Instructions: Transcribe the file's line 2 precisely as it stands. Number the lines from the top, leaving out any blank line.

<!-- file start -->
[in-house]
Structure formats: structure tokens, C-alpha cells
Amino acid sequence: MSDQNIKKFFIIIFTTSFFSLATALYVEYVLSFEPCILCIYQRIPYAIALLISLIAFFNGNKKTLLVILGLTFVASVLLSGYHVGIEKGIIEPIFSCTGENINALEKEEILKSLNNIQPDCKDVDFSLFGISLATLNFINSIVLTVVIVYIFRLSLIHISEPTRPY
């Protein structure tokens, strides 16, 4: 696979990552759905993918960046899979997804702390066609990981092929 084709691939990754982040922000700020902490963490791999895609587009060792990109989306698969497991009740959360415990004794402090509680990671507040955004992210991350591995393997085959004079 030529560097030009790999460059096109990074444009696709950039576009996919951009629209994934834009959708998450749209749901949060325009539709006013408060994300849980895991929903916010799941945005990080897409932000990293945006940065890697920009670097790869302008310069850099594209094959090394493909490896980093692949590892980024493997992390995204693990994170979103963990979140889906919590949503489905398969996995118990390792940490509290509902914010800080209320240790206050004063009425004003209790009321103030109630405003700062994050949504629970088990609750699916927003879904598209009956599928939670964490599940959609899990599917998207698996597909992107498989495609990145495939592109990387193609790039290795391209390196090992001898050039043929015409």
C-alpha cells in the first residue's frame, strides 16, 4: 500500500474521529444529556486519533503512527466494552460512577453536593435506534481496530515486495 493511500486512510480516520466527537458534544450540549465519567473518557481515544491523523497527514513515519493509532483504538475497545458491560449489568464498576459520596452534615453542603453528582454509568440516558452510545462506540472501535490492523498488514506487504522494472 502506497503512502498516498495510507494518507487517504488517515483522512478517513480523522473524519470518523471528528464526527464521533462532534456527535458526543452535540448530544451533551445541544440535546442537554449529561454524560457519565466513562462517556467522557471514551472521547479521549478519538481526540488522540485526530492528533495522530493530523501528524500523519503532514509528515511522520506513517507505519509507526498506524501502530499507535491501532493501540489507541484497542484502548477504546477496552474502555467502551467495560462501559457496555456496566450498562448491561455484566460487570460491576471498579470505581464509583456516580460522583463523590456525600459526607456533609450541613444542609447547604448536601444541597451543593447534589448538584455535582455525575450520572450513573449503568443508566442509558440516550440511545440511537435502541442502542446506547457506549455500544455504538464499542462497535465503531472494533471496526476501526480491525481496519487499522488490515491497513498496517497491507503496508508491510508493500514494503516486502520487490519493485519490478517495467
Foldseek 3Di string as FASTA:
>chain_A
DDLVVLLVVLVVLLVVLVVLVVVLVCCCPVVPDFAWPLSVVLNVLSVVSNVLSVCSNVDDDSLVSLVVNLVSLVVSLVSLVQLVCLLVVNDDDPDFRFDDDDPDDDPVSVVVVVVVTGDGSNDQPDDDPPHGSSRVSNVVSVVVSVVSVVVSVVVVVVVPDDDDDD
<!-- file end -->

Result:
Structure formats: structure tokens, C-alpha cells